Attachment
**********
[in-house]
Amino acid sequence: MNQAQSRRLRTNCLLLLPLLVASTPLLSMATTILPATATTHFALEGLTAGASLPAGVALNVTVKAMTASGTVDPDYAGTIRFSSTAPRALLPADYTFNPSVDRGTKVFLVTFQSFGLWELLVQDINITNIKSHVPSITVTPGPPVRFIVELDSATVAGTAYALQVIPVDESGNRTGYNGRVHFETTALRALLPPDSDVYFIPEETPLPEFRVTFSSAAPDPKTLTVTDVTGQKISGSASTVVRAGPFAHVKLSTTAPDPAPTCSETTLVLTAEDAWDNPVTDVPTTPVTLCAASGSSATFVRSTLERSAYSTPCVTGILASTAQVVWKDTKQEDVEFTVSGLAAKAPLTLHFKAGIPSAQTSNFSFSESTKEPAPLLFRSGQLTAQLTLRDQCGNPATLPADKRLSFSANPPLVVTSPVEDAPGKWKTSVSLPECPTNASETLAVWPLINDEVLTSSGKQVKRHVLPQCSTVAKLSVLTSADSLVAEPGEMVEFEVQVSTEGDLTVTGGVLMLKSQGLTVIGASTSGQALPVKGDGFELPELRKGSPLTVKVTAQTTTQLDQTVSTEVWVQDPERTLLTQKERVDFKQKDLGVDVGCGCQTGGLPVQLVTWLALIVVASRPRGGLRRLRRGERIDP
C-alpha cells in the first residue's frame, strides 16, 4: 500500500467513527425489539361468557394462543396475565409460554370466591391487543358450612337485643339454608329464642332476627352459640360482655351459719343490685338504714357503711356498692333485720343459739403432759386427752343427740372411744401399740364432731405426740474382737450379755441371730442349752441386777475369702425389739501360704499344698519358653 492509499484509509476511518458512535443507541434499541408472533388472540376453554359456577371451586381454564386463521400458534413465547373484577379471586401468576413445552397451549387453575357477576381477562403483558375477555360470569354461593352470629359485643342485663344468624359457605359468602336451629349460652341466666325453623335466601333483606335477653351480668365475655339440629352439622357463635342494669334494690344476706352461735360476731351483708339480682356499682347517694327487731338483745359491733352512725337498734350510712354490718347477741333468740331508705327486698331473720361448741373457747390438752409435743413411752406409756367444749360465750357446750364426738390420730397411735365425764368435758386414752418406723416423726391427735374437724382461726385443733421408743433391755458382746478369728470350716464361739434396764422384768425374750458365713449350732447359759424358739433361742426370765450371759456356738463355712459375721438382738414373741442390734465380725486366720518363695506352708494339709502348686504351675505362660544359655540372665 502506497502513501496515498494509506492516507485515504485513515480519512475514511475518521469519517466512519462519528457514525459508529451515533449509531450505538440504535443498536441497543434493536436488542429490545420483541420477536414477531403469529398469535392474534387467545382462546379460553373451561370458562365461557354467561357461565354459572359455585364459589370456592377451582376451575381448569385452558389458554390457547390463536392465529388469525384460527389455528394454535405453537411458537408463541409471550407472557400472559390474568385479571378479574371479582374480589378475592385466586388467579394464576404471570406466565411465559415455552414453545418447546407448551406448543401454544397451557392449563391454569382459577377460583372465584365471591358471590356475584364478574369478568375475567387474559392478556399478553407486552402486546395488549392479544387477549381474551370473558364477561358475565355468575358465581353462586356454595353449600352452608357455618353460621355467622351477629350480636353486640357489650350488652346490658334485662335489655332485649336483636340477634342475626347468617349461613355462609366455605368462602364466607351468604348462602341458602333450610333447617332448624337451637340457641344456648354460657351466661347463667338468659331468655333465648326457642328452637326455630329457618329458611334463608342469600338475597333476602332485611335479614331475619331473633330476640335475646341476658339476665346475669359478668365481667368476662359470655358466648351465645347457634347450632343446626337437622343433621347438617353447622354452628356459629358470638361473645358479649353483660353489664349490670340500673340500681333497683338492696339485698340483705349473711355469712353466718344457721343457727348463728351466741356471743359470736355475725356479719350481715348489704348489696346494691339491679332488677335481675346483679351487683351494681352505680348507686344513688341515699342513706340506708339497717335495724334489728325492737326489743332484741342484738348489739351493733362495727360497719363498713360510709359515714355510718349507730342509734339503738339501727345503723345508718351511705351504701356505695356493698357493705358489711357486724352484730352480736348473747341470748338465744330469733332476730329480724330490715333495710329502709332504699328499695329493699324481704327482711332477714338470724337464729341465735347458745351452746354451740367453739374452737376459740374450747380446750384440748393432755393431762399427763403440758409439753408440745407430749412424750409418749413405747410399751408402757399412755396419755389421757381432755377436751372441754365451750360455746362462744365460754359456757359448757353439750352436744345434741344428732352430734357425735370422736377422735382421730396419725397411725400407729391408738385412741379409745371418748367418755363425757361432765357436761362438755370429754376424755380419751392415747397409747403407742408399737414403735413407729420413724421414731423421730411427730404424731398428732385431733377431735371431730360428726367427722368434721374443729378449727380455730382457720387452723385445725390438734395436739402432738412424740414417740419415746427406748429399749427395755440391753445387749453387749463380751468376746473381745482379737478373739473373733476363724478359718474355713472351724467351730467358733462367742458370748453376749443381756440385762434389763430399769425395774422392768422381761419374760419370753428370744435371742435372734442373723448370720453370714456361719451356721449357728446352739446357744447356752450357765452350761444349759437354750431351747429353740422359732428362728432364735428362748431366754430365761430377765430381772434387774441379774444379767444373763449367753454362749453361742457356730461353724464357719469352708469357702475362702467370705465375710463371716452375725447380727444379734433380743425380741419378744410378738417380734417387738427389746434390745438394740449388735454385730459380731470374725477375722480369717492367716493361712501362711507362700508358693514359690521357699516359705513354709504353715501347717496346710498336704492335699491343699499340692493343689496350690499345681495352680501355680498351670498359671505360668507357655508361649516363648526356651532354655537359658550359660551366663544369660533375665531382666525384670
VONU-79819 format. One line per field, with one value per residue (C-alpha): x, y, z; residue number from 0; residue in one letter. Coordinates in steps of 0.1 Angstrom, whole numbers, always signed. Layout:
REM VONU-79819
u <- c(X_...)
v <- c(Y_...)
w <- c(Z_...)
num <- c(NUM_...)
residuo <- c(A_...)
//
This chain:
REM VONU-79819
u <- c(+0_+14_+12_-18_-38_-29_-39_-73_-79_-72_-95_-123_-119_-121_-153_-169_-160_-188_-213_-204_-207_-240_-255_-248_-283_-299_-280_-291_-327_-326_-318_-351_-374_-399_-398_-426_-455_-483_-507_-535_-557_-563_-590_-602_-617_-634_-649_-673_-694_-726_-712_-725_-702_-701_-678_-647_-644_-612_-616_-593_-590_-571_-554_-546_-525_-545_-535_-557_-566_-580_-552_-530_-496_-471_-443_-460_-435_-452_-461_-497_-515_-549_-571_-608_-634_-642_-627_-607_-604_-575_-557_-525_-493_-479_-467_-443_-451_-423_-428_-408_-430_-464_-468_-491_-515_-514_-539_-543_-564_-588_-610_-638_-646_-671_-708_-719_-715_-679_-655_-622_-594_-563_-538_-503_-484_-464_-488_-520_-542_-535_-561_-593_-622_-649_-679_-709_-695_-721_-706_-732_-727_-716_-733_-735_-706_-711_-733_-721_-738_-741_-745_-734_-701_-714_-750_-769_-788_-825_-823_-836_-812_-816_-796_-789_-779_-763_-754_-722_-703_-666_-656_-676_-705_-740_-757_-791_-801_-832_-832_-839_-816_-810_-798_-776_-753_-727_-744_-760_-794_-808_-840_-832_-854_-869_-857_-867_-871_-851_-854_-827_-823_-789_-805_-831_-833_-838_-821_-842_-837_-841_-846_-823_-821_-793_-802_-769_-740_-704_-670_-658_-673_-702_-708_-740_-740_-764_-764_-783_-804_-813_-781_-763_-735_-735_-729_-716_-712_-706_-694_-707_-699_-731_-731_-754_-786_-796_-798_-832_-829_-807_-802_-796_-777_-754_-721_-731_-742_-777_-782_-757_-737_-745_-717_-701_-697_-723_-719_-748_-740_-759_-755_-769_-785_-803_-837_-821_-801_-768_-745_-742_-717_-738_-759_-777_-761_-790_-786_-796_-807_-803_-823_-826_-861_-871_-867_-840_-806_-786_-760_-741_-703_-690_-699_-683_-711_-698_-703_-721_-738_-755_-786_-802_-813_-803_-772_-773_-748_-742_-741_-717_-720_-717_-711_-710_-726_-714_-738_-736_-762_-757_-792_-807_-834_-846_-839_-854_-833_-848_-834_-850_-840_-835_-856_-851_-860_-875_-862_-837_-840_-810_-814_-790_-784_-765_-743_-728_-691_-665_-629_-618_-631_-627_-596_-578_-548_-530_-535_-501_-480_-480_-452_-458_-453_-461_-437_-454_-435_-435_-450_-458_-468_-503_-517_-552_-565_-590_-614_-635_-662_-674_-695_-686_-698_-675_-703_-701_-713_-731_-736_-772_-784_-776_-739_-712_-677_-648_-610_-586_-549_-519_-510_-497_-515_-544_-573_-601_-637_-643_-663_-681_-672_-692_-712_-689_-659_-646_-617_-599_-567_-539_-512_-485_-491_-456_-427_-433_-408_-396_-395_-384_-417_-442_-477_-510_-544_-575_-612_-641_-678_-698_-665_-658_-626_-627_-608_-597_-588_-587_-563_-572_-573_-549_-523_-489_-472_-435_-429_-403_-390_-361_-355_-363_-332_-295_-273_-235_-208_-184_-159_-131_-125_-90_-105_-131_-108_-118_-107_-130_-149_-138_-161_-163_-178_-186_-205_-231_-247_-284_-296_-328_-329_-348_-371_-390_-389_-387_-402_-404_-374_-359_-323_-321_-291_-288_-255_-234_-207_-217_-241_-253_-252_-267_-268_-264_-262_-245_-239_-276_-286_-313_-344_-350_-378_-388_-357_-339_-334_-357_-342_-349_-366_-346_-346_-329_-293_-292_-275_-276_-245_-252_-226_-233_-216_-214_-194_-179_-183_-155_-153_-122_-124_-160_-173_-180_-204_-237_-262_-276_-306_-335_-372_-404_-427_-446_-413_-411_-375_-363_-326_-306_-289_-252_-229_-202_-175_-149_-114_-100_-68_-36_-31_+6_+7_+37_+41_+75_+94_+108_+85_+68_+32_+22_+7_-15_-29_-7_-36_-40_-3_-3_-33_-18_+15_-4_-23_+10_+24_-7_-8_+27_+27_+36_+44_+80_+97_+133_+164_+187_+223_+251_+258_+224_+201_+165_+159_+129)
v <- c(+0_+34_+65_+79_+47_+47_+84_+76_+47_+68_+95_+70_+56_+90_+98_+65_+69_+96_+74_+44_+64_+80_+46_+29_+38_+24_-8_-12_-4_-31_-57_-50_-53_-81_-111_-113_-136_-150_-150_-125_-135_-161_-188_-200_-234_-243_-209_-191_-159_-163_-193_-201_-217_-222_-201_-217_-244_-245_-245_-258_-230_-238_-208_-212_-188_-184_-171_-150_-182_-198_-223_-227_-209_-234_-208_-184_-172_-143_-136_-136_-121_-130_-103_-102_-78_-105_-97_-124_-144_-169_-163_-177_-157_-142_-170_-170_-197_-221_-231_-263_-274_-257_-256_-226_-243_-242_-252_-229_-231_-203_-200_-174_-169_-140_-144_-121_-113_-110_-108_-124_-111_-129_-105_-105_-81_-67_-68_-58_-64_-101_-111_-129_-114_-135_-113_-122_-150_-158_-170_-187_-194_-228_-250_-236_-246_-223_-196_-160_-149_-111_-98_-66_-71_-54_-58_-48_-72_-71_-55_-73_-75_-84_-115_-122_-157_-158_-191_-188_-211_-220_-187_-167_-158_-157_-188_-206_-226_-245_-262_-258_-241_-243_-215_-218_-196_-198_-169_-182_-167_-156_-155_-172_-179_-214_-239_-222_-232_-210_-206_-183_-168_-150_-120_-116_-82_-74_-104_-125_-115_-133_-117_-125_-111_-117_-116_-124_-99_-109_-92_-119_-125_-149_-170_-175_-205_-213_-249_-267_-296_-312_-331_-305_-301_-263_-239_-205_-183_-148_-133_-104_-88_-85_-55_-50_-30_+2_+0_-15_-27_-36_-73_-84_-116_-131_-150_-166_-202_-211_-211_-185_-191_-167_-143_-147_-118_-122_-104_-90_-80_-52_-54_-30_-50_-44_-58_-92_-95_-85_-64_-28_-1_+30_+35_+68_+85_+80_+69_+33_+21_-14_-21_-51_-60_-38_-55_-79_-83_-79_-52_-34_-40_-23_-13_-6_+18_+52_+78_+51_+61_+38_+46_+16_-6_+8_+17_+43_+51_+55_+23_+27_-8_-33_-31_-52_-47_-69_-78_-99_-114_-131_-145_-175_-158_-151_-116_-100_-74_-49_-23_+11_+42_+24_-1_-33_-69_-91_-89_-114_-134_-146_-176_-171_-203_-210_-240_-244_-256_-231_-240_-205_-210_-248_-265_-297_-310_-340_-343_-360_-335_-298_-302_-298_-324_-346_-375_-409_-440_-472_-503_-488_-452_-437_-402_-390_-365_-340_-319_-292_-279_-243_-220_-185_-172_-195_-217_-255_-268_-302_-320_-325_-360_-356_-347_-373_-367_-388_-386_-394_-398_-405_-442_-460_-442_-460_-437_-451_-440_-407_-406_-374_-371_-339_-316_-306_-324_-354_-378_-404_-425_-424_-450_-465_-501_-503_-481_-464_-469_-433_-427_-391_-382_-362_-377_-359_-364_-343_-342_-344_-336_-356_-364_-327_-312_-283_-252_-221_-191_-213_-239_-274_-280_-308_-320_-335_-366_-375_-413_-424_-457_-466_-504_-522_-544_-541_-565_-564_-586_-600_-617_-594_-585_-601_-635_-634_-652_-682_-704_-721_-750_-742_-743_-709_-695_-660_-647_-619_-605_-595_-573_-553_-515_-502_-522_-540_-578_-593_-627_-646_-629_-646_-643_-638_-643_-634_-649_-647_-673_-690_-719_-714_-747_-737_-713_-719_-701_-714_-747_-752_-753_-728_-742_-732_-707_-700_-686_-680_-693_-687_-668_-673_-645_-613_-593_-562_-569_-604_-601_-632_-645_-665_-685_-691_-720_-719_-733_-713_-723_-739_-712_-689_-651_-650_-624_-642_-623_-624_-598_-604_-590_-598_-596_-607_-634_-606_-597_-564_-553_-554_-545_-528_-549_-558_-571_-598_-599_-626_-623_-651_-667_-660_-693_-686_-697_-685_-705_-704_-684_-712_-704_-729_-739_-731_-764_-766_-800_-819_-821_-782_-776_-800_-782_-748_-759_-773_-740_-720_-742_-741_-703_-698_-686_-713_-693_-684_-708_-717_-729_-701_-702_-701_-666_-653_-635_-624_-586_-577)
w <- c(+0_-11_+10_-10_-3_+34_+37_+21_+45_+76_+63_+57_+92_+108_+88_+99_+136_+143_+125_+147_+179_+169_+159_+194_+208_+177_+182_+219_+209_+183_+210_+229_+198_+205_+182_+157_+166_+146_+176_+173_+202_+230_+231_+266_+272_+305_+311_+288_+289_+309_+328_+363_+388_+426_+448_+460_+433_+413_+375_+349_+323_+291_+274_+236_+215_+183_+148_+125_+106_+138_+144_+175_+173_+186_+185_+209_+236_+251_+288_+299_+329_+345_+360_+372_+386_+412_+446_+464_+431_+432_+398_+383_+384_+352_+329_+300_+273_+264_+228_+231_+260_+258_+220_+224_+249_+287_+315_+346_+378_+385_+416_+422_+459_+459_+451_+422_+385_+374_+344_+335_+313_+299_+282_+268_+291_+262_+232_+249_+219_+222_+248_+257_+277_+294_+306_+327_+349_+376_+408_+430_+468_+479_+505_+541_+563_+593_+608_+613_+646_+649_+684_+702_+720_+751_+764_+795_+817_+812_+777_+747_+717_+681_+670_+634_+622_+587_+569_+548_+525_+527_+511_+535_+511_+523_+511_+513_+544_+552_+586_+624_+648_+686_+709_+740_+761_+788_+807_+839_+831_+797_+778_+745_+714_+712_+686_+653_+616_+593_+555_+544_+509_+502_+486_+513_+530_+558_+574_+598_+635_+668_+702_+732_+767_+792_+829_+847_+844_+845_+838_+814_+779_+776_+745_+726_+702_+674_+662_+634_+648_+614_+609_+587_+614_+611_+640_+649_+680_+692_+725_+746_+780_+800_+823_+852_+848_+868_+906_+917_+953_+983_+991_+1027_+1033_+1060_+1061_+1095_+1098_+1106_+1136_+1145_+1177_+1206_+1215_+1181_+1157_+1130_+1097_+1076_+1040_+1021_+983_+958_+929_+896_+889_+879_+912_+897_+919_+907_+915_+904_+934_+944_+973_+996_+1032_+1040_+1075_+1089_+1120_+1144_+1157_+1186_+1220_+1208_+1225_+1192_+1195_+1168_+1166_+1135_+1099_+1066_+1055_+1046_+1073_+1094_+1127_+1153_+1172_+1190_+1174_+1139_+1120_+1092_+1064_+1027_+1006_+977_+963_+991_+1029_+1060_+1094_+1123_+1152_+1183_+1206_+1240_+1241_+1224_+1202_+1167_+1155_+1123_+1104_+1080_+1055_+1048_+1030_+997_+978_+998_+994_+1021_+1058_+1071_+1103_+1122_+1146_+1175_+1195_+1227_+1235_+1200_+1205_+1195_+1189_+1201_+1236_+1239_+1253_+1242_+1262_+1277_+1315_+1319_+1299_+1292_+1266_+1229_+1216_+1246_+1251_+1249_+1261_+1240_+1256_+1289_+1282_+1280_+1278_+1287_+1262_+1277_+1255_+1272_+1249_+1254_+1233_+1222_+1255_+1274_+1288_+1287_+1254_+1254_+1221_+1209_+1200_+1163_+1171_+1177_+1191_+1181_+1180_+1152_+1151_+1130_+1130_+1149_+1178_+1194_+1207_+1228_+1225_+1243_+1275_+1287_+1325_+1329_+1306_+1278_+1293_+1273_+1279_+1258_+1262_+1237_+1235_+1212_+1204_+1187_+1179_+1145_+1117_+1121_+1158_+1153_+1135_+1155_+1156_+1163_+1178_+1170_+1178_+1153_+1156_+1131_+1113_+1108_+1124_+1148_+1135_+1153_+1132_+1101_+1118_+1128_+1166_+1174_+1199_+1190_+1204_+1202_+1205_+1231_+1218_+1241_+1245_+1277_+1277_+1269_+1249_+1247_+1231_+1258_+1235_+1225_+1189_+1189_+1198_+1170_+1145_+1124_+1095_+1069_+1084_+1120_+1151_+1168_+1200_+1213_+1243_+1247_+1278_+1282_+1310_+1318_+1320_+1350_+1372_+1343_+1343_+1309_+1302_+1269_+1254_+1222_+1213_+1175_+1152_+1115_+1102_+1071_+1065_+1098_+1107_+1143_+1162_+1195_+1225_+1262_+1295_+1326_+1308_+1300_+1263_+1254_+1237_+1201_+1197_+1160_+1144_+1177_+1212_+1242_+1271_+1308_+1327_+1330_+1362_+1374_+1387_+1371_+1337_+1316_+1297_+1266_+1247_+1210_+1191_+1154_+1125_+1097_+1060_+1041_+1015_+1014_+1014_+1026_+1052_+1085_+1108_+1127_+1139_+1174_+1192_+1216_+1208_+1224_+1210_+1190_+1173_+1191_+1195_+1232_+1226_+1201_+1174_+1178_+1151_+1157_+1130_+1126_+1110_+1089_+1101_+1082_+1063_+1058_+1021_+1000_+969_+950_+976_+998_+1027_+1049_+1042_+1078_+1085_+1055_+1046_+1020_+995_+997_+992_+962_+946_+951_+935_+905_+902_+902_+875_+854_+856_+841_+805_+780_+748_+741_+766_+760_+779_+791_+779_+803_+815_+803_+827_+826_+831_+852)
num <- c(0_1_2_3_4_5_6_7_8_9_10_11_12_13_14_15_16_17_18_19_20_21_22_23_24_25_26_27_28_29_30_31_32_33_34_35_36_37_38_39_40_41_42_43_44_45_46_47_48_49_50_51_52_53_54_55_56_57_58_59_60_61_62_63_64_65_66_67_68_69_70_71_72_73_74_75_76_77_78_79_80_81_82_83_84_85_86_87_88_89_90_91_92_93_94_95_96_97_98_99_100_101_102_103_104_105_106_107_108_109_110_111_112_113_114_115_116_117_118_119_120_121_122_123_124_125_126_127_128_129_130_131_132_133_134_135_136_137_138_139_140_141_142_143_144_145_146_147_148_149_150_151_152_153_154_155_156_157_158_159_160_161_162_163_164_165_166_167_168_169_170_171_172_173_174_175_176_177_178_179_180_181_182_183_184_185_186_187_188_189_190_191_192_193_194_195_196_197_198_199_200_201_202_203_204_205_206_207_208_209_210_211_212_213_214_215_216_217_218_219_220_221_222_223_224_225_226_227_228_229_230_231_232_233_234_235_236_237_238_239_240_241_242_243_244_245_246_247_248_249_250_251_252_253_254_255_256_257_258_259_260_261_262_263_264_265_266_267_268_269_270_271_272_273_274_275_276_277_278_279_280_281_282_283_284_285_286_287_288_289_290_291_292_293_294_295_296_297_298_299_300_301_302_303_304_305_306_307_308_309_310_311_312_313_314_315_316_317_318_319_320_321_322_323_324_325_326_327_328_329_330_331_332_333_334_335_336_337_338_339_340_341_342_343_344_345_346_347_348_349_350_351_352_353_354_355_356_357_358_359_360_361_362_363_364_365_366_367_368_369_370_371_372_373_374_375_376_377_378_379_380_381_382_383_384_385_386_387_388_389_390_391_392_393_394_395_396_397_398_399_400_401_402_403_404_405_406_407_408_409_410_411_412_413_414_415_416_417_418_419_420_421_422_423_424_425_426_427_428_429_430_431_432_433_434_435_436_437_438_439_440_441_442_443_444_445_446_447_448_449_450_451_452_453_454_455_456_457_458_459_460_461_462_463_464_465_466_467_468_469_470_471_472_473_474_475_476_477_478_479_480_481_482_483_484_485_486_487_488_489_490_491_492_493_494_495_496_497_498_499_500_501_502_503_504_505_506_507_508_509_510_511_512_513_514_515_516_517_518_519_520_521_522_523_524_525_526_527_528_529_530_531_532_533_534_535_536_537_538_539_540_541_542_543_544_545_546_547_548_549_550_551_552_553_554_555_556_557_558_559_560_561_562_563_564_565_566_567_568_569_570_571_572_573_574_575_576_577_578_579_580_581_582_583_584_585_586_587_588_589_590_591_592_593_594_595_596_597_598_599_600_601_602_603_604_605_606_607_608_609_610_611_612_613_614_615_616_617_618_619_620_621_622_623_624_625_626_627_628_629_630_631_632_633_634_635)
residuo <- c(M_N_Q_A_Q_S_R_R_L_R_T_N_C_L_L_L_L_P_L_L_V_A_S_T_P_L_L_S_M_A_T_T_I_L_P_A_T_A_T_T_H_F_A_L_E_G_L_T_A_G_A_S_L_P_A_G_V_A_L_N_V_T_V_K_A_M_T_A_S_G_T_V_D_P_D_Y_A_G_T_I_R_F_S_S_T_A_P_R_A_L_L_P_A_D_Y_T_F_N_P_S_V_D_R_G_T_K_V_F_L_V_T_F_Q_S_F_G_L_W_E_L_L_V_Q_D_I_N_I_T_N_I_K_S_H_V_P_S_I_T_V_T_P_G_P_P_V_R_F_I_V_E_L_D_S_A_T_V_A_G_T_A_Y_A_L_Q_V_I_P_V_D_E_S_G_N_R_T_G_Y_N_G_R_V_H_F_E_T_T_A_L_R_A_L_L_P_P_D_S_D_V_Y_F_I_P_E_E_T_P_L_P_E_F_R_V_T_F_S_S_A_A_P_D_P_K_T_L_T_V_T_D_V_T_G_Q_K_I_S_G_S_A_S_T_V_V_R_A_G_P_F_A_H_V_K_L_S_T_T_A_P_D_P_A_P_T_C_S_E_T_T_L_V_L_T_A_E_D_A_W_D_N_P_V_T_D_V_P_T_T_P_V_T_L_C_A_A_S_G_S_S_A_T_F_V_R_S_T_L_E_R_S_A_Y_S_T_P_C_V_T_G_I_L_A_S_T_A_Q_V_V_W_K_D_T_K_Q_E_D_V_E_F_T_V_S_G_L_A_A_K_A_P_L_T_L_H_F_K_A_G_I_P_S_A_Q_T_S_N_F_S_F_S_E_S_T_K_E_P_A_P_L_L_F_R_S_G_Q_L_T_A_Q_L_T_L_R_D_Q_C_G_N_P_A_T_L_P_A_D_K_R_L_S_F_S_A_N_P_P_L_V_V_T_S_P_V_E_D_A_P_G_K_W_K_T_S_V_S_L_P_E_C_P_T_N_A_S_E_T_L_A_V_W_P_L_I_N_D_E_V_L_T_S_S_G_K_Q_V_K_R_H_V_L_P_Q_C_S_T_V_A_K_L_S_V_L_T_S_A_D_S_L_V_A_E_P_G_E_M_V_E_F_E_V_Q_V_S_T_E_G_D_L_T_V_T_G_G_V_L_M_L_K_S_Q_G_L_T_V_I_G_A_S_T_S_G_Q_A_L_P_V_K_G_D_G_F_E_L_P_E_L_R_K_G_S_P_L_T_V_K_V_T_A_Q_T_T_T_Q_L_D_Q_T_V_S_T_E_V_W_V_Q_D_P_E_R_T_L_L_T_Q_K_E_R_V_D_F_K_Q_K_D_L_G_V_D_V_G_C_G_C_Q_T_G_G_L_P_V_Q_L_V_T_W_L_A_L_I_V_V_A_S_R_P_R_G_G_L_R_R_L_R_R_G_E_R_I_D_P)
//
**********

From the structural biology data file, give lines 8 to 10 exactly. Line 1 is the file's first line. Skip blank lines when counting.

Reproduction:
w <- c(Z_...)
num <- c(NUM_...)
residuo <- c(A_...)